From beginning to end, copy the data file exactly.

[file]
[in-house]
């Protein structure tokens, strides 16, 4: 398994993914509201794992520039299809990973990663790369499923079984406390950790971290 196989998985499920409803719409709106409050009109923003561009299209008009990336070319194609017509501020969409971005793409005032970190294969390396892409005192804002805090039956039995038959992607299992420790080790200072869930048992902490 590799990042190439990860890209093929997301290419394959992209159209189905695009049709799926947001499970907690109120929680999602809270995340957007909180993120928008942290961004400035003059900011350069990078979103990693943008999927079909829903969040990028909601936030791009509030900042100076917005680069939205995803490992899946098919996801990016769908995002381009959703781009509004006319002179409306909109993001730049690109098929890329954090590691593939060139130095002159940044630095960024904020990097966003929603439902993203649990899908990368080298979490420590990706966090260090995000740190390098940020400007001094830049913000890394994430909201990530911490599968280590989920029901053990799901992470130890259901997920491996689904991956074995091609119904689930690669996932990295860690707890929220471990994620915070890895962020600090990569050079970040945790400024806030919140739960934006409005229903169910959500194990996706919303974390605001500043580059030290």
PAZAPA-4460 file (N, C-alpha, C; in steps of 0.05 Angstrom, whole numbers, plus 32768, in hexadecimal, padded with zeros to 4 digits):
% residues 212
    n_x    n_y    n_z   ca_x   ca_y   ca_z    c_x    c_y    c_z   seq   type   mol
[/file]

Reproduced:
[in-house]
């Protein structure tokens, strides 16, 4: 398994993914509201794992520039299809990973990663790369499923079984406390950790971290 196989998985499920409803719409709106409050009109923003561009299209008009990336070319194609017509501020969409971005793409005032970190294969390396892409005192804002805090039956039995038959992607299992420790080790200072869930048992902490 590799990042190439990860890209093929997301290419394959992209159209189905695009049709799926947001499970907690109120929680999602809270995340957007909180993120928008942290961004400035003059900011350069990078979103990693943008999927079909829903969040990028909601936030791009509030900042100076917005680069939205995803490992899946098919996801990016769908995002381009959703781009509004006319002179409306909109993001730049690109098929890329954090590691593939060139130095002159940044630095960024904020990097966003929603439902993203649990899908990368080298979490420590990706966090260090995000740190390098940020400007001094830049913000890394994430909201990530911490599968280590989920029901053990799901992470130890259901997920491996689904991956074995091609119904689930690669996932990295860690707890929220471990994620915070890895962020600090990569050079970040945790400024806030919140739960934006409005229903169910959500194990996706919303974390605001500043580059030290």
PAZAPA-4460 file (N, C-alpha, C; in steps of 0.05 Angstrom, whole numbers, plus 32768, in hexadecimal, padded with zeros to 4 digits):
% residues 212
    n_x    n_y    n_z   ca_x   ca_y   ca_z    c_x    c_y    c_z   seq   type   mol